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Stop helipad work: Green tribunal

Petitioner Subhas Datta, an environmentalist, claimed that the entire project was constructed without clearances

By Jayanta Basu in Calcutta

  • Published 12.10.19, 2:28 AM
  • Updated 12.10.19, 2:28 AM
“We have environmental clearances for the project and will submit it to tribunal once it reopens” said state tourism minister Goutam Deb.
“We have environmental clearances for the project and will submit it to tribunal once it reopens” said state tourism minister Goutam Deb. Wikimedia Commons

The National Green Tribunal has directed the Bengal government to stop constructing “until further orders” a helipad at Gajoldoba, close to the Teesta barrage near Siliguri, as part of a mega tourism project.

The tribunal threatened action against senior state officials if they failed to explain within a month why a 2016 directive prohibiting construction in the area had been violated, as alleged by petitioner Subhas Datta.

Datta, an environmentalist, has claimed that the entire Bhorer Alo tourism project, including the helipad, was constructed without clearances and that the area falls within the Pakhibitan wildlife sanctuary in north Bengal.

State tourism minister Goutam Deb said on Friday he was aware of the directive but insisted the government had the necessary clearances that would be placed before the tribunal after vacation. “We have environmental clearances for the project and will submit it to tribunal once it reopens” said Deb.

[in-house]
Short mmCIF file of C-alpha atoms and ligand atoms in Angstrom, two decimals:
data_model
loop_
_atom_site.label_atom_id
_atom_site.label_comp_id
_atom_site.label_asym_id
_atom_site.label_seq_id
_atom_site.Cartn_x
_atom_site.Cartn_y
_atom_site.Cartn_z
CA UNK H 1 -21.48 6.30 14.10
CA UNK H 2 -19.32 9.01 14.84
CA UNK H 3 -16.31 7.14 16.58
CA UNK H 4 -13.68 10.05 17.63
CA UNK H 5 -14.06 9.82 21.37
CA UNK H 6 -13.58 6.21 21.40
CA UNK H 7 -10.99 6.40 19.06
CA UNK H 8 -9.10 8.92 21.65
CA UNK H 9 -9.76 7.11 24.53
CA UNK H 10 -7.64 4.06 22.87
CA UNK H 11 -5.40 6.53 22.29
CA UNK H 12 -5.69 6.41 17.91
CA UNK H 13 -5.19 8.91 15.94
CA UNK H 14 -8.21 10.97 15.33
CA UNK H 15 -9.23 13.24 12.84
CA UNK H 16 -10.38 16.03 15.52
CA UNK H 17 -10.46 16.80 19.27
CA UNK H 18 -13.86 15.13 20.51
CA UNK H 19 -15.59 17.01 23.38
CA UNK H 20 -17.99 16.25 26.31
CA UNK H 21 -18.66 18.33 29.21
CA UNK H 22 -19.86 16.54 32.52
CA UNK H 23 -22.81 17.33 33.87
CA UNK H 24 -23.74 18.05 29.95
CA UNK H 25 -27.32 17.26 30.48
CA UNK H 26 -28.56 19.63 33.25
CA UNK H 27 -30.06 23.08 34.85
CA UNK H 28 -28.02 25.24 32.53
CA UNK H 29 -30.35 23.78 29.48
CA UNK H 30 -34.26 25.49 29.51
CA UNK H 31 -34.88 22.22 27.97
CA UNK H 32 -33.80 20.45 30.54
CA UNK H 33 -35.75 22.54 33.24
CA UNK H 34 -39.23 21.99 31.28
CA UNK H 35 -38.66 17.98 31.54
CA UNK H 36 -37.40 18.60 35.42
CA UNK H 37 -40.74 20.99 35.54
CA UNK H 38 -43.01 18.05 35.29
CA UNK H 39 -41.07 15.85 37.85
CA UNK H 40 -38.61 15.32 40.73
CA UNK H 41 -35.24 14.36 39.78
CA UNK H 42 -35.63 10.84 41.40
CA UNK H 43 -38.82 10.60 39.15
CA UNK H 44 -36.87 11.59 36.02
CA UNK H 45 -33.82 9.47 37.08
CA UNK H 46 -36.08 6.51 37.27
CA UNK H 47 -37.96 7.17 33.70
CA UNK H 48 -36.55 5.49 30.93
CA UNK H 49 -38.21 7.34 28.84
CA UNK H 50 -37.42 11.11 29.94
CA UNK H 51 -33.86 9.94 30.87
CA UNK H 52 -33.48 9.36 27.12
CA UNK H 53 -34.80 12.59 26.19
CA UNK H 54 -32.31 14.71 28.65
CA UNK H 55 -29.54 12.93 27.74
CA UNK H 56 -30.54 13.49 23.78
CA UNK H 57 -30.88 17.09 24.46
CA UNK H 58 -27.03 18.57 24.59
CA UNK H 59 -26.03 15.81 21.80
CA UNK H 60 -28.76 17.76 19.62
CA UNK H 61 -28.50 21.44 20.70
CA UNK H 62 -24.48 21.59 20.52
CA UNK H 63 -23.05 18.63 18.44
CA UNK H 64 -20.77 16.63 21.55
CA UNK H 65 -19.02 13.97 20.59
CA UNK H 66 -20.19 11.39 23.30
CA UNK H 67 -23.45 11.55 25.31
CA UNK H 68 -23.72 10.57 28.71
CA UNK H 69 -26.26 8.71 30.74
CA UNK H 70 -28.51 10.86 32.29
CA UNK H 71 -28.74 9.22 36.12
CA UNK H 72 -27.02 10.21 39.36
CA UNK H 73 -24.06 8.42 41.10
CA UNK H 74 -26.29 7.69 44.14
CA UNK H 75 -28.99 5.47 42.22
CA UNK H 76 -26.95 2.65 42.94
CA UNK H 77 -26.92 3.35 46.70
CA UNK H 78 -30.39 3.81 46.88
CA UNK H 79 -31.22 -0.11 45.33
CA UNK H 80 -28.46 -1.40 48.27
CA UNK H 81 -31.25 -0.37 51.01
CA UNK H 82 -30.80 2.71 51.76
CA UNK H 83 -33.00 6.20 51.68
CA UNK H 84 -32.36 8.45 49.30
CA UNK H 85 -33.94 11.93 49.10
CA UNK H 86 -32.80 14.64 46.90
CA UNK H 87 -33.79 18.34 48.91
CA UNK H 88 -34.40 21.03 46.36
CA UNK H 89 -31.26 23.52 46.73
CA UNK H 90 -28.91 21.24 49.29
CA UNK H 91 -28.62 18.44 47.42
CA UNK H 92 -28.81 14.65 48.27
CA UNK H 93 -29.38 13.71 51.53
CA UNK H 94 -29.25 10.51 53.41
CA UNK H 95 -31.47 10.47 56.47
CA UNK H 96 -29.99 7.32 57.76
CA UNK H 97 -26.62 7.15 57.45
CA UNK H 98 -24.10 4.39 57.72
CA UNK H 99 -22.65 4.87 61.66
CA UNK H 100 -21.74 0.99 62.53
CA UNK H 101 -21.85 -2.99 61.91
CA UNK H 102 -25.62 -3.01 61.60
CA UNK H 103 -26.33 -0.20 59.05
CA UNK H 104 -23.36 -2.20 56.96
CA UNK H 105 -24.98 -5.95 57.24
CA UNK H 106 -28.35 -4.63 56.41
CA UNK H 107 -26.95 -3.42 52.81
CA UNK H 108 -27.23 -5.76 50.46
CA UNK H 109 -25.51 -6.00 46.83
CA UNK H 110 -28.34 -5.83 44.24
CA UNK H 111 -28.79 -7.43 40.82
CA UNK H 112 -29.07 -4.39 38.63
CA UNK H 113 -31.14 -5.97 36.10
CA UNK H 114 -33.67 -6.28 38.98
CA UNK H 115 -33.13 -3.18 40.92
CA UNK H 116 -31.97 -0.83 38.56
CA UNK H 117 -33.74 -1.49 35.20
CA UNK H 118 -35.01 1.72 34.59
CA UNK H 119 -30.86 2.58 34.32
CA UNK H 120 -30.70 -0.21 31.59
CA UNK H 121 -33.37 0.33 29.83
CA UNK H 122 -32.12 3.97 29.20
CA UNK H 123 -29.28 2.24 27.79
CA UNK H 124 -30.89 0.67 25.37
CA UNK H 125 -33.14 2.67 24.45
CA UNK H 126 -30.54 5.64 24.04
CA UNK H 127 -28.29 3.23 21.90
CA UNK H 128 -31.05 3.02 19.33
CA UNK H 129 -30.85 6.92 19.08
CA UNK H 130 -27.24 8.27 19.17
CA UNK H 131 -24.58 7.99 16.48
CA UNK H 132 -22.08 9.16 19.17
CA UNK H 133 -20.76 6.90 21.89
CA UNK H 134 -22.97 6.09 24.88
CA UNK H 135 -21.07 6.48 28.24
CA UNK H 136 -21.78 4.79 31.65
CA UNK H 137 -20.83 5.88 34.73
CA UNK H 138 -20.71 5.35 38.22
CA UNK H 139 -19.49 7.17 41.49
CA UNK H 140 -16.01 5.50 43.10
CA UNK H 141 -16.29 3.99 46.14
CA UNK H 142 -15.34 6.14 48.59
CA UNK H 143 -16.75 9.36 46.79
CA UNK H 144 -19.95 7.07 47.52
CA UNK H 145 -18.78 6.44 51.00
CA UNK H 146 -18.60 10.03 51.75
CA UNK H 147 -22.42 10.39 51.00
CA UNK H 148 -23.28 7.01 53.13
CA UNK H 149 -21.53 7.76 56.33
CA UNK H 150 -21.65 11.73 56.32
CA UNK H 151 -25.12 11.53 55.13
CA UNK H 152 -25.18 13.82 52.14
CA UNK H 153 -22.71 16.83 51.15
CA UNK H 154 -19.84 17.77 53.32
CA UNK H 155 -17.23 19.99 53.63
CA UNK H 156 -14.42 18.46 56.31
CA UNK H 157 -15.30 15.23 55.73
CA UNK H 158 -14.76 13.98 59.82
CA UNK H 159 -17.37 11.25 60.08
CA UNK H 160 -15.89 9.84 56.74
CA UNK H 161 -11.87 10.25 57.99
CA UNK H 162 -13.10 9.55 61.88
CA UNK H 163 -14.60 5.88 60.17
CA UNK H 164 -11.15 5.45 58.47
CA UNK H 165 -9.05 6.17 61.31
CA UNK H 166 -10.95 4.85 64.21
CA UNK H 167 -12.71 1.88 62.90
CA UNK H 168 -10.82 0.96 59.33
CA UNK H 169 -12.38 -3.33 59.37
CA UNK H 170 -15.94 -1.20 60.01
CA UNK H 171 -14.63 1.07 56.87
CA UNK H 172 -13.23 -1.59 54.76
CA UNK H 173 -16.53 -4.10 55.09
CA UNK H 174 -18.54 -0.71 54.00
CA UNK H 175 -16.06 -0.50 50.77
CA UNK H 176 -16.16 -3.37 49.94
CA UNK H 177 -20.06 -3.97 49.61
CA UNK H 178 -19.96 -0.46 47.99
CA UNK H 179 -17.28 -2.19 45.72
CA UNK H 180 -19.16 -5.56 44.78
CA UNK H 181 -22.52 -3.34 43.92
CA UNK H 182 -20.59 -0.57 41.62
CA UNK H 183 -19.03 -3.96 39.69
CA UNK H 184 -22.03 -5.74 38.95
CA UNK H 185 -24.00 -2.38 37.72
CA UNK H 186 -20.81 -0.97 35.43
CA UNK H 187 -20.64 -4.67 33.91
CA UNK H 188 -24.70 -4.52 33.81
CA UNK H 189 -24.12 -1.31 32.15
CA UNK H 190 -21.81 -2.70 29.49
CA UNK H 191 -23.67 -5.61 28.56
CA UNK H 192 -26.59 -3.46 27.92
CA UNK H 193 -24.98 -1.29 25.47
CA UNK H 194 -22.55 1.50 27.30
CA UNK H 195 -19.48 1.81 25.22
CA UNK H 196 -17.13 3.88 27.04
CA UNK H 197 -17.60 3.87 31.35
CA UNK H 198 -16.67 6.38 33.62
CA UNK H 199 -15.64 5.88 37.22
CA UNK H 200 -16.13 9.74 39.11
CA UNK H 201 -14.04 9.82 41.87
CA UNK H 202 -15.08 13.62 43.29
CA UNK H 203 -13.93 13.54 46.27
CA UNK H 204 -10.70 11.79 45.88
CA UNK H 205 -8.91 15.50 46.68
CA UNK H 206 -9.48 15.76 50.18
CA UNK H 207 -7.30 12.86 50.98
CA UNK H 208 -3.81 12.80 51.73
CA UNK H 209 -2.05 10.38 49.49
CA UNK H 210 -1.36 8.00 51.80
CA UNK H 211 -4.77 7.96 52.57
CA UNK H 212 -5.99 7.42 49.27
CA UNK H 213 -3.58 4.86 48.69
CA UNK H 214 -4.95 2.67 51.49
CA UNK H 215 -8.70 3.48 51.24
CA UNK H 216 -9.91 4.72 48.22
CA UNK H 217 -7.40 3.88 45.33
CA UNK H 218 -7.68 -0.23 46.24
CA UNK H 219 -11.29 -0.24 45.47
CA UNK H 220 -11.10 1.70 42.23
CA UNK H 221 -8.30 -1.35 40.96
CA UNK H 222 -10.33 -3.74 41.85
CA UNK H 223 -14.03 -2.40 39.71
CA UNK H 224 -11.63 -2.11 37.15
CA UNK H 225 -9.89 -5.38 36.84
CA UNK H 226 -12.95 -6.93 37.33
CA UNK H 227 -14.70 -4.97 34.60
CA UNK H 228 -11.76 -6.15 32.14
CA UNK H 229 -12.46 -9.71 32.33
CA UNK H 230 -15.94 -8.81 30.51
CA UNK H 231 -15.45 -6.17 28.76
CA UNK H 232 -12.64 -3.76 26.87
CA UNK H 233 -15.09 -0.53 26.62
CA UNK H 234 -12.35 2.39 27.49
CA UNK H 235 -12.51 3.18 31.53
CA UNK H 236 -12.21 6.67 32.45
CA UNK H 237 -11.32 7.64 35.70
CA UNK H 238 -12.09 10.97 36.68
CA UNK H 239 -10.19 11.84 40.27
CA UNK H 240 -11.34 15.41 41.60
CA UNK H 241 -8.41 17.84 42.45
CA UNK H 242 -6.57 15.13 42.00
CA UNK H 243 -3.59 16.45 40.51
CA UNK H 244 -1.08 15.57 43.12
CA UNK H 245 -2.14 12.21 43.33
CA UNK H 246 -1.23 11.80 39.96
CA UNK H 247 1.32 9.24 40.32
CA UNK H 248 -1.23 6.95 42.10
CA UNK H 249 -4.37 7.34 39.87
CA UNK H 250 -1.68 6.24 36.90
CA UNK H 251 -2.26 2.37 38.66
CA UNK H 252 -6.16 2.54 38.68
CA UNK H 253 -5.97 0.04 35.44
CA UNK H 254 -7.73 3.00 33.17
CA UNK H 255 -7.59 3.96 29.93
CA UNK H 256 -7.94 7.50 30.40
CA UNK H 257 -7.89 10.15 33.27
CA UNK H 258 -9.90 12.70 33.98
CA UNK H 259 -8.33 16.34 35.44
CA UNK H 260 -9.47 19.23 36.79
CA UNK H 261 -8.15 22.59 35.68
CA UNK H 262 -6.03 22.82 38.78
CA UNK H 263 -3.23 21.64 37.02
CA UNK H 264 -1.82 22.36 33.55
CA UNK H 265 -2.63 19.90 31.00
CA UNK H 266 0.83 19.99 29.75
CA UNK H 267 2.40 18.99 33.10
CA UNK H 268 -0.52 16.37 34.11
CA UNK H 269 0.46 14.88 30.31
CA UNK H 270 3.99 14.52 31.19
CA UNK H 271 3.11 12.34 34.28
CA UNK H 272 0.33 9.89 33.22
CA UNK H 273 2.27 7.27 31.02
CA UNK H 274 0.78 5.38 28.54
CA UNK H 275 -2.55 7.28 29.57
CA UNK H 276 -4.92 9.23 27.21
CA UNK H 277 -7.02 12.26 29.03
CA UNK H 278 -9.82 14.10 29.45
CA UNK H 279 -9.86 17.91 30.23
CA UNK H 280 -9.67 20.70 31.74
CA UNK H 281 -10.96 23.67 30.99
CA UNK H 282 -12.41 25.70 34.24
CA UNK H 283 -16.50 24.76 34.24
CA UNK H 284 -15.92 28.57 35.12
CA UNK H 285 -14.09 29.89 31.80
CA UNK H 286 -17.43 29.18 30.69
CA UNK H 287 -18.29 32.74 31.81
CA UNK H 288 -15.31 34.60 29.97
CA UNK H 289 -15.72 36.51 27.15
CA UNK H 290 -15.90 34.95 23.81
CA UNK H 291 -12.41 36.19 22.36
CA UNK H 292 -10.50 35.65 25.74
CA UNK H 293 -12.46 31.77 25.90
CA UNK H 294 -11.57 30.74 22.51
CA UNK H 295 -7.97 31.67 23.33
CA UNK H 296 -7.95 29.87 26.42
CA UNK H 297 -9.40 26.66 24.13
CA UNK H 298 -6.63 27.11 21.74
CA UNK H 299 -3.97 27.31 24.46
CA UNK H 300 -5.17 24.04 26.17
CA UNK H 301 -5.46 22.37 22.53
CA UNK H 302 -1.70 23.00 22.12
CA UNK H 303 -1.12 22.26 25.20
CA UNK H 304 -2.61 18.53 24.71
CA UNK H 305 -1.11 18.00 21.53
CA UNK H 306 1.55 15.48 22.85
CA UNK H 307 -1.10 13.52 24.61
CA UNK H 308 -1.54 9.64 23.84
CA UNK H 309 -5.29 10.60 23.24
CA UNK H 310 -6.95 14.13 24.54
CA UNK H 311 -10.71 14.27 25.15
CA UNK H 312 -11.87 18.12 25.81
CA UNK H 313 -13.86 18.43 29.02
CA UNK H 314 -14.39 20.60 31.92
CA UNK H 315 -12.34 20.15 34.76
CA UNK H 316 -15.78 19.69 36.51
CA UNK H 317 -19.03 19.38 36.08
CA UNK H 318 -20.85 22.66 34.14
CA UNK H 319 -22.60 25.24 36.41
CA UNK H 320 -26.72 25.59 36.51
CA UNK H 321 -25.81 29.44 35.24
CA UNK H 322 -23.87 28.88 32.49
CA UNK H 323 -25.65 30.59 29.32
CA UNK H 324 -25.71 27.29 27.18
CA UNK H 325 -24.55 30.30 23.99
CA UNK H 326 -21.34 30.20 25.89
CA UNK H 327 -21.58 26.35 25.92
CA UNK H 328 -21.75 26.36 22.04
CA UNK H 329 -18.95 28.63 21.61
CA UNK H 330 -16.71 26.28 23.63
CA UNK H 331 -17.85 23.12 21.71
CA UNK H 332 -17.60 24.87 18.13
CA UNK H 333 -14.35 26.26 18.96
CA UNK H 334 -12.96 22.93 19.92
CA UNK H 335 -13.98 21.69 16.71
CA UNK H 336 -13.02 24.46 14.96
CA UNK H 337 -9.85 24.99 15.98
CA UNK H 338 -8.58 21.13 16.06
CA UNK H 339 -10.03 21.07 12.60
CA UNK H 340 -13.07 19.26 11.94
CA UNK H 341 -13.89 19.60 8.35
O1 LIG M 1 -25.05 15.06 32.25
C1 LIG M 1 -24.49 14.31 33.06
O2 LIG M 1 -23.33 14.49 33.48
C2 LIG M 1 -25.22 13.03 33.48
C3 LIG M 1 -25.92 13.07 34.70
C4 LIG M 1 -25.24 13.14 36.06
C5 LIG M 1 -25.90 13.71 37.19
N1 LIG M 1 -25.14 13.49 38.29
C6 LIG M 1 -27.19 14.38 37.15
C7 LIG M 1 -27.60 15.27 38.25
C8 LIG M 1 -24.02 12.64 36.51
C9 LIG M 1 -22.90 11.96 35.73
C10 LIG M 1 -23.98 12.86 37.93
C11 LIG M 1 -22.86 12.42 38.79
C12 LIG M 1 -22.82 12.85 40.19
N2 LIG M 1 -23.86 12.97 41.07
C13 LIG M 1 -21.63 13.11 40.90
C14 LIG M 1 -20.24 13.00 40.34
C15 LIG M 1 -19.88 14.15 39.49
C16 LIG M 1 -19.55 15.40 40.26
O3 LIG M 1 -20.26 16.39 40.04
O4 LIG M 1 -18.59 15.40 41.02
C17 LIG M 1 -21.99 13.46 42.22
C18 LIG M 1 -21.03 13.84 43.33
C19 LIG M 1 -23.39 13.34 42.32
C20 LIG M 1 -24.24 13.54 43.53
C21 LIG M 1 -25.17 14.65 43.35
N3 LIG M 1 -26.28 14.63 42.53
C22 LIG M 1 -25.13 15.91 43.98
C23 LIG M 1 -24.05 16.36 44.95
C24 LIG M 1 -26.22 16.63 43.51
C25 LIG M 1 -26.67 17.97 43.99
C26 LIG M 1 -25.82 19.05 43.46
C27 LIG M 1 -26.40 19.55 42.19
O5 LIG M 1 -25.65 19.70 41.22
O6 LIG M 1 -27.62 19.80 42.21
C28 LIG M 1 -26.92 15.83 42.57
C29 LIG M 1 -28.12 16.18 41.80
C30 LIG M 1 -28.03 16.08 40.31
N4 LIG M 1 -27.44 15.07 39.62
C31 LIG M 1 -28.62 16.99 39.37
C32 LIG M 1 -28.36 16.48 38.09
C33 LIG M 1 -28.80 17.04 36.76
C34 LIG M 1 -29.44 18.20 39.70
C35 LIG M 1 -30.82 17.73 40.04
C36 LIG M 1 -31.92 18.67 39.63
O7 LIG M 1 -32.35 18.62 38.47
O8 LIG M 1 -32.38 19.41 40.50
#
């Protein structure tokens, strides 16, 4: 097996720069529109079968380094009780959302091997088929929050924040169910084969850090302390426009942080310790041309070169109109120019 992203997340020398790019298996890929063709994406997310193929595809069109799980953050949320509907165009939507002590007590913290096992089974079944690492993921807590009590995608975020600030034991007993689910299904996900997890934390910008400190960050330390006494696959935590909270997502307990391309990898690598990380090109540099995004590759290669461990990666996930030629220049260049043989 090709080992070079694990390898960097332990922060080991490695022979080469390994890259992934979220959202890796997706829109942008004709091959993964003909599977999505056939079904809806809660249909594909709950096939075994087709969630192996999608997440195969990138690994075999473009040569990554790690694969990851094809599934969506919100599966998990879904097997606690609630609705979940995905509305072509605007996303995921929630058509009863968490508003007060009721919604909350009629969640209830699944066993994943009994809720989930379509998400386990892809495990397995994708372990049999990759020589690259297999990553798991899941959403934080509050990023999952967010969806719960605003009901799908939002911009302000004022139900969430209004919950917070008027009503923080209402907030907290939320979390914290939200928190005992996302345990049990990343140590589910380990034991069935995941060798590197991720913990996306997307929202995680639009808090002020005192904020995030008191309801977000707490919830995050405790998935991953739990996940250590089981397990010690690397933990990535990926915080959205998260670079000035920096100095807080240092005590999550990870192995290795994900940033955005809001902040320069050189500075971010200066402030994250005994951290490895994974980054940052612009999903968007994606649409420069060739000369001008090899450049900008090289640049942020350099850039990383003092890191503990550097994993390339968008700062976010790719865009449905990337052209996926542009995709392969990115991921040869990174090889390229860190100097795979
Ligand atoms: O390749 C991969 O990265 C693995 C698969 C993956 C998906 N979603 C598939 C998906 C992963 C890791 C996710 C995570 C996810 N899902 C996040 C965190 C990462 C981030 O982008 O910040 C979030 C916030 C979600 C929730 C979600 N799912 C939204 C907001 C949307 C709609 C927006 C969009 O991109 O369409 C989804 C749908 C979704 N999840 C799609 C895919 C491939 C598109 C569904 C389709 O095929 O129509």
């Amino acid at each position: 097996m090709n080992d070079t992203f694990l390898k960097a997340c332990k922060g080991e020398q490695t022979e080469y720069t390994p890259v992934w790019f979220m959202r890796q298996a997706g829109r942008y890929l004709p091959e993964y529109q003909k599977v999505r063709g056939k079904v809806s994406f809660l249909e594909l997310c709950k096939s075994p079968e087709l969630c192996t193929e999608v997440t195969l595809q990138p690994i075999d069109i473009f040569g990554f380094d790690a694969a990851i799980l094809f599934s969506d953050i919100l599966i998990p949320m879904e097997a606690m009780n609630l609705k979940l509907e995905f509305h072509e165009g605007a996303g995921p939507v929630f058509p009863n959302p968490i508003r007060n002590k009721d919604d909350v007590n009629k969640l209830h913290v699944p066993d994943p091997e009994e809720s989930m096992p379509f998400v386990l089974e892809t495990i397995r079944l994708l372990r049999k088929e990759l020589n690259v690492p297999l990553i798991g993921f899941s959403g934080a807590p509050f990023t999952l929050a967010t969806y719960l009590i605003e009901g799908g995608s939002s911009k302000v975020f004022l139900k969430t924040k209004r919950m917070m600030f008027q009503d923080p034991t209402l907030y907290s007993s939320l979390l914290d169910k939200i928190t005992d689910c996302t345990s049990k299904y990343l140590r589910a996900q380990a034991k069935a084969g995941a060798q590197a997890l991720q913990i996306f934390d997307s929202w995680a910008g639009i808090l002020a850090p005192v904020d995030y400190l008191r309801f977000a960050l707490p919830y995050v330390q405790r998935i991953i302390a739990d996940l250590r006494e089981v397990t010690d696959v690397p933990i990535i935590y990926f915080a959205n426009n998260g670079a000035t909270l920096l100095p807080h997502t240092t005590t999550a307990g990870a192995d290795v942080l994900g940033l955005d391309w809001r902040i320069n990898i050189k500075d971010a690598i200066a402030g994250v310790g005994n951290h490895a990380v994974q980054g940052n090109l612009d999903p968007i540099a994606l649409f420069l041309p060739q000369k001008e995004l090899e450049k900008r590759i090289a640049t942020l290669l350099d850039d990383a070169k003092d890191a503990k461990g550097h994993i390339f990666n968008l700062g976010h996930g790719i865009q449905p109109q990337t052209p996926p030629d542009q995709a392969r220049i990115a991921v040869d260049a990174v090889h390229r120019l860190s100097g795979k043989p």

The bench comprising Justice S.P. Wangdi and expert member S.S. Garbyal said in its latest order that “in the event the constructions are continuing, such work shall be withheld until further orders”.

The October 9 order was passed by the bench — the directive could be accessed only on Friday — after Datta said the state was constructing the helipad without obtaining the mandatory clearance.

The Gajoldoba project was inaugurated by chief minister Mamata Banerjee in October 2018. Located about 25km from Siliguri, the project is spread over 208 acres. Another eight-and-a-half acres has been identified for setting up the helipad, a cold storage and facilities for solid-waste management.

According to government sources, the project got the green clearance from the state-level environment impact assessment authority in 2017 after the tribunal blocked the project in 2016 for not having requisite environment clearances.

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